sumo-scan

What the script does

This script scans an existing EPICS support module directory tree and collects all information necessary to generate a dependency database DEPS.DB file. The data is formatted in JSON format and printed to the console. You can either save this output in a file or combine this script with sumo db in a pipe to directly create a DEPS.DB file.

The script takes one or mode commands and has a number of options. Single character options always start with a single dash “-”, long options start with a double dash “–”, commands are simple words on the command line.

How it works

The program collects information in several phases. The output of each phase is taken as an input for the next phase. If you use the command “all”, the first three phases are run at a time. If you run some phases alone by using the commands “deps”, “groups” or “repos” you have to provide the input of a phase from a file by using the command line option --info-file.

All three phases that are needed to create the data for generating a dependency database with sumo db are combined with the command “all”.

Two other phases “name2paths” and “path2names” are implemented to get information on the existing module support tree but are not needed to create a dependency database.

Phase I, RELEASE file scanning

Information on dependencies of EPICS modules is stored in files named “RELEASE” in directory “configure”. For each module the module depends on, there is a variable with a path. This is a short example of what you could find in a RELEASE file:

SUPPORT=/opt/Epics/R3.14.8/support
MISC=$(SUPPORT)/misc/2-4
ALARM=$(SUPPORT)/alarm/3-1
SOFT=$(SUPPORT)/soft/2-2

The script calls “make” for each “RELEASE” file found to generate a list of all generated variables. By calling make it is ensured that all macros, e.g. “SUPPORT” in the example above, are resolved. By calling “make” twice, one time without and one time with the “RELEASE” file the script computes a difference of the set of defined variables of both runs. This difference contains all the changes in variables that are caused by parsing the “RELEASE” file.

From this set of variable names and values the script removes names which match a given list. For example, “TOP” usually refers to a directory that is not an EPICS support.

The remaining variable definitions are assumed to be module dependencies.

The program builds a map where the keys are absolute paths of support modules. The values are maps which map variable names to absolute paths which are in fact the module’s dependencies. Here is a short JSON example of the created data structure:

{
    "dependencies": {
        "/srv/csr/Epics/R3.14.8/support/alarm/3-3": {
            "EPICS_BASE": "/srv/csr/Epics/R3.14.8/base/3-14-8-2-0",
            "MISC": "/srv/csr/Epics/R3.14.8/support/misc/2-4",
            "TIMER": "/srv/csr/Epics/R3.14.8/support/bspDep/timer/4-0"
        },
        "/srv/csr/Epics/R3.14.8/support/alarm/3-4": {
            "EPICS_BASE": "/srv/csr/Epics/R3.14.8/base/3-14-8-2-0",
            "MISC": "/srv/csr/Epics/R3.14.8/support/misc/2-4",
            "TIMER": "/srv/csr/Epics/R3.14.8/support/bspDep/timer/5-0"
        },
        "/srv/csr/Epics/R3.14.8/support/csm/3-2": {
            "EPICS_BASE": "/srv/csr/Epics/R3.14.8/base/3-14-8-2-0"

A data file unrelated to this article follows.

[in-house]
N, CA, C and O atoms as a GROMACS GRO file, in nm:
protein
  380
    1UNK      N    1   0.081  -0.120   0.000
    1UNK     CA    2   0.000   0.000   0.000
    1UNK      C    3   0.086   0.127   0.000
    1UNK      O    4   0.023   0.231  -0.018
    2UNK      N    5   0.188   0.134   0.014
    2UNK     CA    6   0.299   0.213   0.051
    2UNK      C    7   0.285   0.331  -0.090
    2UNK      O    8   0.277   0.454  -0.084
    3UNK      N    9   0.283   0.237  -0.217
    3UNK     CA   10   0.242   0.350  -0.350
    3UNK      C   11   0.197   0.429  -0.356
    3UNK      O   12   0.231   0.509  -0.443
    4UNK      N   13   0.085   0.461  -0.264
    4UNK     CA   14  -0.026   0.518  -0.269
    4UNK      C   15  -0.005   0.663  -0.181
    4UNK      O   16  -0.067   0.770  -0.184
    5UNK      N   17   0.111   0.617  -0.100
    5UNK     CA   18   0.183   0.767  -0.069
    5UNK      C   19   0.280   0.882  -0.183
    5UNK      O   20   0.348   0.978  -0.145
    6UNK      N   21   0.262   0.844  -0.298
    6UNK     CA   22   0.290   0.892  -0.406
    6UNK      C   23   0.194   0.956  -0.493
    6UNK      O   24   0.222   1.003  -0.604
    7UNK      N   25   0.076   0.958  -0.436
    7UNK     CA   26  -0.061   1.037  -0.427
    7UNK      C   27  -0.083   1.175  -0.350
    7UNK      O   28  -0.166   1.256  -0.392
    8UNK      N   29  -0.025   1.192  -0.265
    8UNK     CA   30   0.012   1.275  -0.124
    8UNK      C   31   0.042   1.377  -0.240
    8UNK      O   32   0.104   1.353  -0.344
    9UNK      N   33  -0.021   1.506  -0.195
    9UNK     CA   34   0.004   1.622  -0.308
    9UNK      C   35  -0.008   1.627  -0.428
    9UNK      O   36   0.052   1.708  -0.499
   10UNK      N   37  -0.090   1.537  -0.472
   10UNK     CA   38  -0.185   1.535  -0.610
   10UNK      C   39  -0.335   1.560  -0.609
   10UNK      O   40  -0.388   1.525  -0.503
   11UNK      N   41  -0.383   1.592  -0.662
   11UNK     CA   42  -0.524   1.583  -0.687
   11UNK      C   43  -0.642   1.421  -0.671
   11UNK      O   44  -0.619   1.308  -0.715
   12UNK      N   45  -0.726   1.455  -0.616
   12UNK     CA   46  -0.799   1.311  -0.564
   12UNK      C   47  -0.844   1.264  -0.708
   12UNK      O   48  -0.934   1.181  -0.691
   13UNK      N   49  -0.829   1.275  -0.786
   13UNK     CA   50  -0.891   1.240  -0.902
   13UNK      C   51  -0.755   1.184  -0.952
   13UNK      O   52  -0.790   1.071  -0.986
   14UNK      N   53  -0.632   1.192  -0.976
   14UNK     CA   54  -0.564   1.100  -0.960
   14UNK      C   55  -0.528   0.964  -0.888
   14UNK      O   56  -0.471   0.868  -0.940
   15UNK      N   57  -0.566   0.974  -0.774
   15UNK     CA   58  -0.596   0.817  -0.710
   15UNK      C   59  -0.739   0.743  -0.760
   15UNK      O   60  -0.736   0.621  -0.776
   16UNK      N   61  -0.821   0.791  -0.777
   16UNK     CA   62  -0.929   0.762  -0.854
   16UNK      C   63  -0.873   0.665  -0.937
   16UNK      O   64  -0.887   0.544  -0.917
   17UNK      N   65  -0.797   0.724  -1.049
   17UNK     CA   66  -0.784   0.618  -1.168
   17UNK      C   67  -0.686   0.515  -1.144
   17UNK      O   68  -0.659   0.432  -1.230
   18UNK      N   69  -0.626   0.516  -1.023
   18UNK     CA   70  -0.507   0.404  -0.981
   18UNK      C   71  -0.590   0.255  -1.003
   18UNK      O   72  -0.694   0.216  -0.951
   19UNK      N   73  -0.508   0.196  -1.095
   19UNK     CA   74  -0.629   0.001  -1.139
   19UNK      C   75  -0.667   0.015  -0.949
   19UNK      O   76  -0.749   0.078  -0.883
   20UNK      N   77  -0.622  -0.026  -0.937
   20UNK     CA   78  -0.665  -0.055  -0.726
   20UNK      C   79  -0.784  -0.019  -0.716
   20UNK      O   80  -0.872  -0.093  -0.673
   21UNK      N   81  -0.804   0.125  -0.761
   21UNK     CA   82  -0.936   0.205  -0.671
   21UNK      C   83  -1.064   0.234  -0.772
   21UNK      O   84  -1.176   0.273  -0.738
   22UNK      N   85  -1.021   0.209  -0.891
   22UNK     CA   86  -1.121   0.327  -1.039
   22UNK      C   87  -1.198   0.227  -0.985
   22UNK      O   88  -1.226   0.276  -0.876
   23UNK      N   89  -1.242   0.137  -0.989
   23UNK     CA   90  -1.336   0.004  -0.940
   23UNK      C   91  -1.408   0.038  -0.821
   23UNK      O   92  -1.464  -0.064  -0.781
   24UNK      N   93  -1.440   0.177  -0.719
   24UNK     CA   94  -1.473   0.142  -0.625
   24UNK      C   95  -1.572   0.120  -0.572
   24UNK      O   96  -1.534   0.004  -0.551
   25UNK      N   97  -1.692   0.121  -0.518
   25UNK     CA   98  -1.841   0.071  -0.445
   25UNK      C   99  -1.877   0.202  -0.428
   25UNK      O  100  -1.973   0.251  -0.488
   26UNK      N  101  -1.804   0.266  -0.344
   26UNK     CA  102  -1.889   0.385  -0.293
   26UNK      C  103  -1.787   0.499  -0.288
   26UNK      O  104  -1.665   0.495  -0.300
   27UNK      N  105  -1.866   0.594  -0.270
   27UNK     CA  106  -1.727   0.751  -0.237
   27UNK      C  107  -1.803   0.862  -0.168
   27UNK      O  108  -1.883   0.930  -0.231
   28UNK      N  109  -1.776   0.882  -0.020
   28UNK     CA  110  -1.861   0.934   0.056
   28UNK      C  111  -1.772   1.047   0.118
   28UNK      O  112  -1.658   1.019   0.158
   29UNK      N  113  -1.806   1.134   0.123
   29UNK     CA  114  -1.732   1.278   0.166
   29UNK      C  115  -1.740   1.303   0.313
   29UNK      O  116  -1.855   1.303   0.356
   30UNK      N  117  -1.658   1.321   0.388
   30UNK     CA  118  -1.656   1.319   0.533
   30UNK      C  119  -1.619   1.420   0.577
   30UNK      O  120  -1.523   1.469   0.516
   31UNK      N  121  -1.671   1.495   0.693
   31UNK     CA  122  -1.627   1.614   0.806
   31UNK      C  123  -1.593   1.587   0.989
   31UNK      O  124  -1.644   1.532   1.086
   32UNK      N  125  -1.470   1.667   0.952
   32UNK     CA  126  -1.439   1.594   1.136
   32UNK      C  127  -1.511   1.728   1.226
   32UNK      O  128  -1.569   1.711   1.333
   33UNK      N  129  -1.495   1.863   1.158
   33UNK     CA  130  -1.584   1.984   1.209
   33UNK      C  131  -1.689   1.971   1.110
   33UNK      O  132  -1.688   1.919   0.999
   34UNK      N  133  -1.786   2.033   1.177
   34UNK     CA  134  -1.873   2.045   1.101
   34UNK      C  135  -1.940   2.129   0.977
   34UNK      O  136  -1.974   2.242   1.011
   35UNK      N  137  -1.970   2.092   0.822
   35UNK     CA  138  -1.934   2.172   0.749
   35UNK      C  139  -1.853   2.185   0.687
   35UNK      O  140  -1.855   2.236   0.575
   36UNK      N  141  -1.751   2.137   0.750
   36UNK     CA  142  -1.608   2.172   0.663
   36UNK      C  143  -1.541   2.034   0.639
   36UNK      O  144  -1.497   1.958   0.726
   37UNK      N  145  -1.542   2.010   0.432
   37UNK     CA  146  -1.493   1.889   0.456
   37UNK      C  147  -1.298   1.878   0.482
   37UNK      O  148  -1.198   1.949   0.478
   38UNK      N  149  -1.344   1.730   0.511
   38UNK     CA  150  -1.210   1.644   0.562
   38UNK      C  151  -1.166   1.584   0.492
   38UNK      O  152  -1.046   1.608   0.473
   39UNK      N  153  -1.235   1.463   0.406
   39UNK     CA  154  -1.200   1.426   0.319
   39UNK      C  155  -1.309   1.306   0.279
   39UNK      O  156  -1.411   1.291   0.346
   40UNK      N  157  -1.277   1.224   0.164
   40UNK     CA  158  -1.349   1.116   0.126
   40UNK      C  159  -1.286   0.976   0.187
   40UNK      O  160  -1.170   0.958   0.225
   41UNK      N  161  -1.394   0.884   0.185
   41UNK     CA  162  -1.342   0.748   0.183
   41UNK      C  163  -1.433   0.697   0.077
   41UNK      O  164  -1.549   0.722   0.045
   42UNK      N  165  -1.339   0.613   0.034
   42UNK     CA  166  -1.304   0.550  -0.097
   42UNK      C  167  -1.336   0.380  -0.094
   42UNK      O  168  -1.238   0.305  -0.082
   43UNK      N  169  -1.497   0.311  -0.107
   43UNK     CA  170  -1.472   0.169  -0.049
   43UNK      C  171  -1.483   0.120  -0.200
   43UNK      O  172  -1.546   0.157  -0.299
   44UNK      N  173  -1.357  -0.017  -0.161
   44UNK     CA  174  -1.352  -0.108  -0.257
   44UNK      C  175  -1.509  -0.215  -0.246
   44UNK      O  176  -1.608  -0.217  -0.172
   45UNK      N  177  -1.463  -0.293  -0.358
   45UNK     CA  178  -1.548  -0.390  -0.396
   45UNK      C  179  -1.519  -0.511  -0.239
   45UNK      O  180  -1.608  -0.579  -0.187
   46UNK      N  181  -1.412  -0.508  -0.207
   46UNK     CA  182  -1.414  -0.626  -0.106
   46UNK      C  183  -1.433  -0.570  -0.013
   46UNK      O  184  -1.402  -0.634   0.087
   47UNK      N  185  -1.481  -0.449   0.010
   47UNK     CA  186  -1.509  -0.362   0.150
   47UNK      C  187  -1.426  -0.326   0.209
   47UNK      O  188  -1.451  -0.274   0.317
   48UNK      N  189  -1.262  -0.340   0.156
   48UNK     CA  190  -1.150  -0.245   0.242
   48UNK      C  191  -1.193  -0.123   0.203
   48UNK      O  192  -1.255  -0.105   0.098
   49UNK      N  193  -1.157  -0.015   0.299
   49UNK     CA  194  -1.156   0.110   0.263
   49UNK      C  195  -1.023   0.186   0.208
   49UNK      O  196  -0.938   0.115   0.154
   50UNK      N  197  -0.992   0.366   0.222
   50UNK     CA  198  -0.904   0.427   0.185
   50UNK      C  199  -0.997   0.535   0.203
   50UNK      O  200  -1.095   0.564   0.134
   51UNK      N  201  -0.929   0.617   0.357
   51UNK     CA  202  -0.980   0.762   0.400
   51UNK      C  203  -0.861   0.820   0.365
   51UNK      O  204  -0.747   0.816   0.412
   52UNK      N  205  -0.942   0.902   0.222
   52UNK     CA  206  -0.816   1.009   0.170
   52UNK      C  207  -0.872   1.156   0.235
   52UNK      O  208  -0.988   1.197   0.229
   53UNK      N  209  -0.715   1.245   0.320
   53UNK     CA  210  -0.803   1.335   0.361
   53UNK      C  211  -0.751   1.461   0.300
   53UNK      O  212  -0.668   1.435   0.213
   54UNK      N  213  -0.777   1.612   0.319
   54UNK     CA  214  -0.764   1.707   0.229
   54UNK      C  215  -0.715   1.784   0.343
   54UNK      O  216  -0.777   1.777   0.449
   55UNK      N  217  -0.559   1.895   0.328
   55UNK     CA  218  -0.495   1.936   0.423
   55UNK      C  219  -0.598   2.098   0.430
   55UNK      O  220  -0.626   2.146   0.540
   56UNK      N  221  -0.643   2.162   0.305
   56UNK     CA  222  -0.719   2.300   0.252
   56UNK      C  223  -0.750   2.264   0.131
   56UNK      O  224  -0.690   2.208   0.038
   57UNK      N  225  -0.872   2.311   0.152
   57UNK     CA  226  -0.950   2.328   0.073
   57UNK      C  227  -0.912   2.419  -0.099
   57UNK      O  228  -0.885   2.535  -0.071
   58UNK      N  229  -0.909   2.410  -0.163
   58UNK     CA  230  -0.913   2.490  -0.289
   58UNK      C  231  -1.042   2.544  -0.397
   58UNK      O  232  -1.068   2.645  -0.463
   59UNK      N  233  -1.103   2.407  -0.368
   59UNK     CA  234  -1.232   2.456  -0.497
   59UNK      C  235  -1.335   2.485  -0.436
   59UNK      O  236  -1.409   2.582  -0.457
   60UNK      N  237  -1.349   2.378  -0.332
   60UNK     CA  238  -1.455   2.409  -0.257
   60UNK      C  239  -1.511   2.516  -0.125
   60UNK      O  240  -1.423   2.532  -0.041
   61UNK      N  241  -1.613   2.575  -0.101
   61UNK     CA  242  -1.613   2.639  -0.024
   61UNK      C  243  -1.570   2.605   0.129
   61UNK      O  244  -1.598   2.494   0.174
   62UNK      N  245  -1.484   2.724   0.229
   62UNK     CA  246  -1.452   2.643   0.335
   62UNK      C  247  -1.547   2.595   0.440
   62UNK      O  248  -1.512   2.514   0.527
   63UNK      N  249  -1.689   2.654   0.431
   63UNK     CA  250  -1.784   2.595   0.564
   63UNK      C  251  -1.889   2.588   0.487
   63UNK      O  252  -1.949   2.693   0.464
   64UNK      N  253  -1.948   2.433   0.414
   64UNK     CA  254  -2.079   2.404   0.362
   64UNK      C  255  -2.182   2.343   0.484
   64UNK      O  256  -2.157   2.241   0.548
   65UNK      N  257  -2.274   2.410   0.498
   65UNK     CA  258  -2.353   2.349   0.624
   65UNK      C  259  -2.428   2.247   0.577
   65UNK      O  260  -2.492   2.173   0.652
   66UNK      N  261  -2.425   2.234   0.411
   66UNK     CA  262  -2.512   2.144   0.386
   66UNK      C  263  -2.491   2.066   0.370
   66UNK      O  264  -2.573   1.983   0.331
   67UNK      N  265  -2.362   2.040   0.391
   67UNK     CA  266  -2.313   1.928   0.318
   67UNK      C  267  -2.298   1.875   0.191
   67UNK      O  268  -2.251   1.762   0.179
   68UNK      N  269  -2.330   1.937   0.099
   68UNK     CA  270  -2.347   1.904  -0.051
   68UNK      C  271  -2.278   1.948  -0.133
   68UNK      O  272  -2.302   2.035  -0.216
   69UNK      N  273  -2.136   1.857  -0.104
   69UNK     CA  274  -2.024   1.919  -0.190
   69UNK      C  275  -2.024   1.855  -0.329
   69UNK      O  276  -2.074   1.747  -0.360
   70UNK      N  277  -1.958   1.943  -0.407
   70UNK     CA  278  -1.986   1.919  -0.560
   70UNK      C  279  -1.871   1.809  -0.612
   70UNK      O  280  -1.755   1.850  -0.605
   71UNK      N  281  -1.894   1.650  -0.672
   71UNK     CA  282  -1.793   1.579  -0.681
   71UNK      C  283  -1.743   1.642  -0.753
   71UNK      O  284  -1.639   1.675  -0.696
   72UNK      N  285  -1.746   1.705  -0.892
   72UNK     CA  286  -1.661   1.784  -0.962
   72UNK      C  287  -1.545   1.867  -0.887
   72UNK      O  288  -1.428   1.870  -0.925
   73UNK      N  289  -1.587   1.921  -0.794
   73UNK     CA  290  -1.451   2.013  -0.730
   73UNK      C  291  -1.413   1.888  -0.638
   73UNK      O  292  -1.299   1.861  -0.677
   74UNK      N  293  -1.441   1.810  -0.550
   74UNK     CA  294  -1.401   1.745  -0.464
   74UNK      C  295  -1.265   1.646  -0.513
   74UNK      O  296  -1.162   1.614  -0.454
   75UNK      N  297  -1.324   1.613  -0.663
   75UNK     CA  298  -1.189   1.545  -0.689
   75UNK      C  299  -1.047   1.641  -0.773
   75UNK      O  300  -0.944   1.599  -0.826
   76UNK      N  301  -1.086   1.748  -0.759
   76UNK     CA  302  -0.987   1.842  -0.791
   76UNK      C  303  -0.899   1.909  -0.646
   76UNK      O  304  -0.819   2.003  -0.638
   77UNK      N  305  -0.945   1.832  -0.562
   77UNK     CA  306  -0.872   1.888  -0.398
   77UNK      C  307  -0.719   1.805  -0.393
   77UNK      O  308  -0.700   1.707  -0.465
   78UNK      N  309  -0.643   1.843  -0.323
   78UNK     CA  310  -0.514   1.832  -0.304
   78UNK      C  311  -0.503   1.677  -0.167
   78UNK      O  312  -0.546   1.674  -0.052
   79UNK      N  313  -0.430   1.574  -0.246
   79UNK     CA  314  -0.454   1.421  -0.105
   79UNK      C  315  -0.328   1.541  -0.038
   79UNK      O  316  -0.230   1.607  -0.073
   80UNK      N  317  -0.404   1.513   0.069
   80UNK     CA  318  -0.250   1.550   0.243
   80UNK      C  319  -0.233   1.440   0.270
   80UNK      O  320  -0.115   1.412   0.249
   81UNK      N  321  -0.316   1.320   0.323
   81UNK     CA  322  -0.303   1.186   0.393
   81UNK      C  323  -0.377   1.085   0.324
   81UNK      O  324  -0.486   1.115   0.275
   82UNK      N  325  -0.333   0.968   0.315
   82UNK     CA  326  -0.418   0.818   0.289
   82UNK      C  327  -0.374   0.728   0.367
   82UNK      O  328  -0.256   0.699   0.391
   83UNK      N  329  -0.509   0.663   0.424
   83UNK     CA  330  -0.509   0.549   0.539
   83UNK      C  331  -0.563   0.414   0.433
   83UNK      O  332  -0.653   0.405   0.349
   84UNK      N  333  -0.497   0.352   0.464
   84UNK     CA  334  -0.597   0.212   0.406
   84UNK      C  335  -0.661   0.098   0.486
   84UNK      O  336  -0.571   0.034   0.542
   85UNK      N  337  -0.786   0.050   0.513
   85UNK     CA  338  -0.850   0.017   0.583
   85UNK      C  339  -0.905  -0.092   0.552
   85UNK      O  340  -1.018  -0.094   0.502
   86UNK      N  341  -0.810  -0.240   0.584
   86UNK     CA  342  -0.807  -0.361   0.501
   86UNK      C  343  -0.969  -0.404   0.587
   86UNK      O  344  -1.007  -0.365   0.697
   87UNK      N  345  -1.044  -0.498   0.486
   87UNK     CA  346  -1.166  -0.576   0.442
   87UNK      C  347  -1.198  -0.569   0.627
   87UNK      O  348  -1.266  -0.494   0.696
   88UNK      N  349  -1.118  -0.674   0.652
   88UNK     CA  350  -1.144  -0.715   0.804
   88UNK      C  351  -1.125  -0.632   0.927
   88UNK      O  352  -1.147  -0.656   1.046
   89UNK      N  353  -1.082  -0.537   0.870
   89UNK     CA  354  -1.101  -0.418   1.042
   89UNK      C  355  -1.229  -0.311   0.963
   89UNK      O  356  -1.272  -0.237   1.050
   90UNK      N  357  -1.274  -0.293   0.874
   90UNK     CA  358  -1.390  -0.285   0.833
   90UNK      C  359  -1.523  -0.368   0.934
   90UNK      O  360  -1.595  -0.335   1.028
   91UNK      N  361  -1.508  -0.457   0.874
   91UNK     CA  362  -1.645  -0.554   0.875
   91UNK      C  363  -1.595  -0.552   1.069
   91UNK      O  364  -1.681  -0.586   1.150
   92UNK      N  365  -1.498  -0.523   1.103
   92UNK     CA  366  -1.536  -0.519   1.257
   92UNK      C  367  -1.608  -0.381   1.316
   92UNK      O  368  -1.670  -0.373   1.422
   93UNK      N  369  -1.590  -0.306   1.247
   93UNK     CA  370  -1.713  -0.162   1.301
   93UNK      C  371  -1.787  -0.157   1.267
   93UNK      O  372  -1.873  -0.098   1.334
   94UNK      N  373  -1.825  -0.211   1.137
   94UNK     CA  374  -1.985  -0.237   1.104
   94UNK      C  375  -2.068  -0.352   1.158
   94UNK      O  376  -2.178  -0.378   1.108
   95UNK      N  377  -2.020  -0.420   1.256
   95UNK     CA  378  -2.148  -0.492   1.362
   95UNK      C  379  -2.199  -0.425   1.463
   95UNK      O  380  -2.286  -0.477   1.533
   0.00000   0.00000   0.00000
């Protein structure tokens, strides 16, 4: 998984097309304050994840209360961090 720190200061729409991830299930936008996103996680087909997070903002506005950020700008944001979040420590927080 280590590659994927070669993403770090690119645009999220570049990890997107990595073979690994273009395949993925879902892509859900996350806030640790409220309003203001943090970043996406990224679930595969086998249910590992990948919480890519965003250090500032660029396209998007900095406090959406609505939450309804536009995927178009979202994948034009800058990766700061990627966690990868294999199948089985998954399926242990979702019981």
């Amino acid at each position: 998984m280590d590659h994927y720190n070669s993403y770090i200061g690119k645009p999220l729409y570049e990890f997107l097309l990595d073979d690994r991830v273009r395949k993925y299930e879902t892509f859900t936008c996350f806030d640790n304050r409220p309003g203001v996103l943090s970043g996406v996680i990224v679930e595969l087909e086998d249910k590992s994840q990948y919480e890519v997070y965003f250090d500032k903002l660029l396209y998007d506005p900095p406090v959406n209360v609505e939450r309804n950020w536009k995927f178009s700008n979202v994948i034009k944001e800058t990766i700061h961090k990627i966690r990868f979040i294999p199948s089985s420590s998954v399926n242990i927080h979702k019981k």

},
        "/srv/csr/Epics/R3.14.8/support/csm/3-3": {
            "EPICS_BASE": "/srv/csr/Epics/R3.14.8/base/3-14-8-2-0"
        },
    }
}

Phase II, Grouping

In this phase the program tries to build groups of modules. A group is a collection all the versions of a support module. This is done by parsing module paths. The program assumes that each module has a path of the form “[BASEDIR]/[MODULEPATH]/[VERSION]”. [VERSION] is simply the last part of the path that contains no slashes “/”. [BASEDIR] is given as a command line option to the program (see option --group-basedir) and [MODULEPATH] is all that remains of the path. In order to create a modulename the program changes all characters in [MODULEPATH] to uppercase and replaces all slashes “/” with underscore “_” characters. Here is an example of the created datastructure in JSON format:

{
    "groups": {
        "AGILENT": {
            "/srv/csr/Epics/R3.14.8/support/agilent": [
                "2-0",
                "2-1",
                "2-2",
                "head"
            ]
        },
        "ALARM": {
            "/srv/csr/Epics/R3.14.8/support/alarm": [
                "3-0",
                "3-1",
                "3-2",
                "3-3",
                "3-4",
                "3-5",
                "base-3-14"
            ]
        },
    }
}

Phase III, repository scan

Usually your support modules are managed by a version control system. Currently the program supports darcs, mercurial, git, subversion and cvs.

In each module the program looks for the data of a supported version control system. If no version control data is found, the program marks the source of the module as a path meaning that sumo build <reference-sumo> will copy the sources from exactly that path.

If version control data is found the program it looks for a repository tag. It only accepts a tag if it matches the last part of the support module path. The program creates a version number from both, the path and the tag and only if this number is equal, the tag is accepted. Here are some examples:

path tag tag accepted
/Epics/support/NewDyncon/3-1 R3-1 yes
/Epics/support/NewDyncon/3-0 ver-3-0 yes
/Epics/support/NewDyncon/2-9 R2-8 no
/Epics/support/NewDyncon/2-7 R2-8 no

The program also looks for the path of the foreign repository, this is assumed to be the central repository we should refer to. If this is not found, the program takes the path of the working copy as the source repository. In this case, any version tag is ignored.